Installing An Outdoor Shower Or Sink

24 August 2017
 Categories: , Blog

There are a lot of reasons to install a shower or sink outside your home. If you live at the beach, an outdoor shower is almost a requirement or if you have an outdoor kitchen, a sink would make it that much better. Installing the plumbing for these fixtures is not much different from installing it inside the house but it might be a good idea to have a plumber come install them for you.

Outside Fixtures and How They Are Different

There are a lot of fixtures available that will work outside but when you start looking at shower heads and sets, sink fixtures, or any other fixture you may be used outside your home, keep in mind that they will be out in the weather all year long. The fixtures need to have a durable finish or it won't be long before they look terrible. Chrome stands up pretty well and is pretty durable through just about any weather conditions. The fixtures themselves are not all that different from what is in your home so unless you have a special purpose in mind for the fixture, you can use just about any utility style fixture.

Outside Sinks, Shower Stalls, and Other Products

When you start looking at installing a sink or shower outside, you might want to look at ABS plastic, fiberglass, or enameled Items. Metal can rust and even stainless steel can stain if it is not cleaned regularly. A fiberglass shower pan and stall is easy to find and you can get them pretty cheap. If you are installing a sink outside, you can get large utility sinks that are made from plastic and are very durable as well. The sinks are deep enough for a kitchen, a wash area, or a gardening sink. They are priced pretty reasonably and can make your outdoor living much easier.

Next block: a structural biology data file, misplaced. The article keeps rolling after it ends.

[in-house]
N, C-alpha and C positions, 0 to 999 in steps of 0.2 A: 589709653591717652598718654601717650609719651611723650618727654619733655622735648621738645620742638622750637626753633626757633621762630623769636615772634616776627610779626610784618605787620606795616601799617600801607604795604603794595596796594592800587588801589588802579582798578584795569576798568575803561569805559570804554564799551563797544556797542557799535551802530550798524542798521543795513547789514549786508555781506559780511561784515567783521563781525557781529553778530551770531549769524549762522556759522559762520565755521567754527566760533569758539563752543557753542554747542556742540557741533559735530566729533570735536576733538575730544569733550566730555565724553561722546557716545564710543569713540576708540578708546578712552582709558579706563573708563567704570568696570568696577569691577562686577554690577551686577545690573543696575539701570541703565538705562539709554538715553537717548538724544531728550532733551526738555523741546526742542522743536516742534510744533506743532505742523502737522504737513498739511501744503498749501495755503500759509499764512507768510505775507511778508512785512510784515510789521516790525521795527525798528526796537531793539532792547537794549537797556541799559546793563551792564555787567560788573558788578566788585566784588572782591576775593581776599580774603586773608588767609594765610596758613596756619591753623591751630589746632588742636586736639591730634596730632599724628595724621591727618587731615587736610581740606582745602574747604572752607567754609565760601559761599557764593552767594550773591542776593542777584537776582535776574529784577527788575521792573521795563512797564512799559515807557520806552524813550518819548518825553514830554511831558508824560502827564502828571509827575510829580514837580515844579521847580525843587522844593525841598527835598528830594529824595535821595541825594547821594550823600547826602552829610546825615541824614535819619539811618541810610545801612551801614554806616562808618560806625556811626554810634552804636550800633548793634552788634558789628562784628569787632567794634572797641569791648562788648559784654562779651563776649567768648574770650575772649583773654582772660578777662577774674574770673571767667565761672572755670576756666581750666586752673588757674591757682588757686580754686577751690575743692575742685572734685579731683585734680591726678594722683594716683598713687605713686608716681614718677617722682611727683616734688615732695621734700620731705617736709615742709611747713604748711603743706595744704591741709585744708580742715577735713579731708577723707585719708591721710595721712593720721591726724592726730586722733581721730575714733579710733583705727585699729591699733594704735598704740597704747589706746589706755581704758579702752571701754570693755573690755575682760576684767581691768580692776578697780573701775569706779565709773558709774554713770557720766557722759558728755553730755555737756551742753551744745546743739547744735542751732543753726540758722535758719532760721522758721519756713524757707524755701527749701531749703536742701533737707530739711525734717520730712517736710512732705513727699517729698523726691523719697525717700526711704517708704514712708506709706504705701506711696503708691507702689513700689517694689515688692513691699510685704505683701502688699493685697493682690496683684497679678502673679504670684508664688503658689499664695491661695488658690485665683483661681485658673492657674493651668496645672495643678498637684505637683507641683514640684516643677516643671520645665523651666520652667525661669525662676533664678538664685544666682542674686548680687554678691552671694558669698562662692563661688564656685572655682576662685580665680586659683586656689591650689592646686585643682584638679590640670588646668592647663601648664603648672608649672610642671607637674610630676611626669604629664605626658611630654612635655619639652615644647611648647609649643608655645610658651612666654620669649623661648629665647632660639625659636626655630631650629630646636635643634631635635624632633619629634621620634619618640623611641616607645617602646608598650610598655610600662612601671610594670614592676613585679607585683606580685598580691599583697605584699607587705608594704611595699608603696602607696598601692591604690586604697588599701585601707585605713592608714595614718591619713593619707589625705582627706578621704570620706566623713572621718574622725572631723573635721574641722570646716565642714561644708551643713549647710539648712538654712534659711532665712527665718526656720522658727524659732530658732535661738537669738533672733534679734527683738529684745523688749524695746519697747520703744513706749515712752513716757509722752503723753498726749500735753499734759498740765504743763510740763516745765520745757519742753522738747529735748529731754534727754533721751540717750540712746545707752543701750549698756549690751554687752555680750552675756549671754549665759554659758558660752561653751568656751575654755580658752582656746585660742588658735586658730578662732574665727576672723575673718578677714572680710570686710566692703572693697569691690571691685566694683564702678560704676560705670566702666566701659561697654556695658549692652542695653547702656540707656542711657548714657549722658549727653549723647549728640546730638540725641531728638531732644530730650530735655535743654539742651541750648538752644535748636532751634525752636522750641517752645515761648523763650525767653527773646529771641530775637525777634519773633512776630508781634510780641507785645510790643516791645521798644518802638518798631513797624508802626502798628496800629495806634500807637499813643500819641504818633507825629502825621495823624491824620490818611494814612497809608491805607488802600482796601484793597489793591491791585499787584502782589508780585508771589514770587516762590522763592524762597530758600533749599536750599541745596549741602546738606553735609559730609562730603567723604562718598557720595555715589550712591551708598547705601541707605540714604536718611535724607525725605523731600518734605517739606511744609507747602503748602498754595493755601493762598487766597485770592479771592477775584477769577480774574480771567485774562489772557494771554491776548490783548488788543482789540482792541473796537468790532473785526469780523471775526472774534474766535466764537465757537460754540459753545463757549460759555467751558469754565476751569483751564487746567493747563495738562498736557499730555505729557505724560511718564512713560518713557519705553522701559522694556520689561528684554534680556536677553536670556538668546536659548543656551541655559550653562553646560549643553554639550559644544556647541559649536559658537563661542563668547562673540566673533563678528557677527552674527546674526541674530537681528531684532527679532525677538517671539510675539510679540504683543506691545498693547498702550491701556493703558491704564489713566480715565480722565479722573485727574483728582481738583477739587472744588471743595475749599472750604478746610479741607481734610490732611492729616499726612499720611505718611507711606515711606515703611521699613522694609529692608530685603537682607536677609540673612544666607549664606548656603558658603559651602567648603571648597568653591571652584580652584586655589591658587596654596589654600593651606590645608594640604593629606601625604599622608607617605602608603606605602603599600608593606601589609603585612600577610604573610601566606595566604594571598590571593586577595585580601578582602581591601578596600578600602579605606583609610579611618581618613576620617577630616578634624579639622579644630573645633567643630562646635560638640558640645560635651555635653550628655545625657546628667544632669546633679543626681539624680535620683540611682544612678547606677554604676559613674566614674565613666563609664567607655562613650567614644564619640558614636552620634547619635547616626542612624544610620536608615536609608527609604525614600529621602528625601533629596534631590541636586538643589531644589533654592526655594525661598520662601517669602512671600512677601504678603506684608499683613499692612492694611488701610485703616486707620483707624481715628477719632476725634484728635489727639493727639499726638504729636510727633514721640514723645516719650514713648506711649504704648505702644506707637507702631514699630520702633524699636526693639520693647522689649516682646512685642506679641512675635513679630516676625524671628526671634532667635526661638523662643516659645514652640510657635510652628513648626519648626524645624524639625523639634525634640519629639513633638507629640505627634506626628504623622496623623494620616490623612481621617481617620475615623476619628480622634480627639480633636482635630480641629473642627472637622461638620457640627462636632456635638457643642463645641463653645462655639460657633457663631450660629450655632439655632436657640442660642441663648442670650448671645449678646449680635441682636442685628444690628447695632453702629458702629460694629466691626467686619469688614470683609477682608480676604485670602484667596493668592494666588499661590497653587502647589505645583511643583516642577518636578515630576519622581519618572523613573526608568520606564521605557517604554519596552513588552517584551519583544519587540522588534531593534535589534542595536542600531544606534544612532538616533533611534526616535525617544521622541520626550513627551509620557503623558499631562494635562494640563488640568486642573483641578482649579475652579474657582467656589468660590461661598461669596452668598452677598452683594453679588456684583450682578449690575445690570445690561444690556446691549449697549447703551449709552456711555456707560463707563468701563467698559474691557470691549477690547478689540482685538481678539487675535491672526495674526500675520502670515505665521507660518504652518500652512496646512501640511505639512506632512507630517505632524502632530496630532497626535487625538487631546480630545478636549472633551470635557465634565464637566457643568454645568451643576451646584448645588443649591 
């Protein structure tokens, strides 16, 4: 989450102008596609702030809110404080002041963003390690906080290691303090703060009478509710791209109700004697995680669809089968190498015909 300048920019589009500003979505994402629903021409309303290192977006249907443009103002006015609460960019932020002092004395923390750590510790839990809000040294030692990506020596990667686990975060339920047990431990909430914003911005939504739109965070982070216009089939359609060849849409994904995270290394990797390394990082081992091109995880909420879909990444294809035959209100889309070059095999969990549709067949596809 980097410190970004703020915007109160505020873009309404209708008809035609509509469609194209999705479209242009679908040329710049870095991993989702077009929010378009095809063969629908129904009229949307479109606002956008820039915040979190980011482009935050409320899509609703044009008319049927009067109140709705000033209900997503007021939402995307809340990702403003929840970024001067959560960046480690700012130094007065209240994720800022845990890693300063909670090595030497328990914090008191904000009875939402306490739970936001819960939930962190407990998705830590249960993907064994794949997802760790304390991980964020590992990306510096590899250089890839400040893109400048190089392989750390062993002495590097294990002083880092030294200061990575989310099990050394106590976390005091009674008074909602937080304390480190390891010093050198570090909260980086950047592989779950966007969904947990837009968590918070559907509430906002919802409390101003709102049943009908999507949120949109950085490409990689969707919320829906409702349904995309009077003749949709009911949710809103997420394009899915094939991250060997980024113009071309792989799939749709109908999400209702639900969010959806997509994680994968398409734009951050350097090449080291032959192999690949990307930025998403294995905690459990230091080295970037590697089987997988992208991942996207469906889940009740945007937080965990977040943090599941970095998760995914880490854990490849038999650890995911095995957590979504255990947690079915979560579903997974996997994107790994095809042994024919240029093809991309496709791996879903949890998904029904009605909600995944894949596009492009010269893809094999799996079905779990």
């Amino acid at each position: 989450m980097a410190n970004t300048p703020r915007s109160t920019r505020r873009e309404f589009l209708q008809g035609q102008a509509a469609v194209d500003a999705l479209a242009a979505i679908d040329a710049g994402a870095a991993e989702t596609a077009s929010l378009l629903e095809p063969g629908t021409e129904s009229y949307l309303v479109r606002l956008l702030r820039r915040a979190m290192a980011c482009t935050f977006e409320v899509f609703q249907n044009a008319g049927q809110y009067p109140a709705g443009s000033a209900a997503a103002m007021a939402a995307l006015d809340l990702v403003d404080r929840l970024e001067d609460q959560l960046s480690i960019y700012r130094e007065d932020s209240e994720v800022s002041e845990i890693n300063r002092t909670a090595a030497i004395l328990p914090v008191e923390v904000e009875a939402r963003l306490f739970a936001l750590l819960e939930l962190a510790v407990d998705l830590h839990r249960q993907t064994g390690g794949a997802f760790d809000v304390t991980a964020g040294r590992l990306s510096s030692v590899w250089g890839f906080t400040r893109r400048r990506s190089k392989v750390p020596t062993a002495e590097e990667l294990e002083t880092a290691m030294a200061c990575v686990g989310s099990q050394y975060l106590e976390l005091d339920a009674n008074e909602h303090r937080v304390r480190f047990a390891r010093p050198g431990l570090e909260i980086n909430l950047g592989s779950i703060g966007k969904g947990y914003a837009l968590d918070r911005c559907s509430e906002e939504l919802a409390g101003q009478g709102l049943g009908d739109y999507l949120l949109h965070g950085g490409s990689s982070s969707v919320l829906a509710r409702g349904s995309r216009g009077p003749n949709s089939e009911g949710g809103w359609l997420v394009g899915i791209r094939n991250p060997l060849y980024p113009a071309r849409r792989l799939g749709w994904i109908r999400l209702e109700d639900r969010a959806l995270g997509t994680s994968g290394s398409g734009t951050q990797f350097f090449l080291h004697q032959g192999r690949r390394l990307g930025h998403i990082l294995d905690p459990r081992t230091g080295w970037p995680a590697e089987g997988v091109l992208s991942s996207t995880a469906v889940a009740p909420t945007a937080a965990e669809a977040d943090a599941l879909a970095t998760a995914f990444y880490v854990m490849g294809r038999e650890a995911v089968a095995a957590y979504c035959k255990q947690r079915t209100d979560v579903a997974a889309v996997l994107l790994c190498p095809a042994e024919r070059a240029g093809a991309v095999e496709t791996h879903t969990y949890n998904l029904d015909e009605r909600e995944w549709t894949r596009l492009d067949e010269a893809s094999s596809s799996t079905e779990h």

Keeping Outside Pipes From Freezing

Plumbing outside the house is not all that different from what is inside your home unless you live in a cold climate. If you have a concern about pipes freezing, you can insulate the pipes and add a heated wrap to the pipes to keep them warm. Another option would be to install a shut off inside the house that will allow you to turn that water to the fixtures off in the colder months. Once the valve is closed, just turn the fixture on and let the water drain out of them. You can leave the fixture open all winter to allow any water in there room to expand out as well. You can bury outside lines so they can not be seen or are not in the way as well.

Contact a company like Knights Plumbing & Drain for more information and assistance.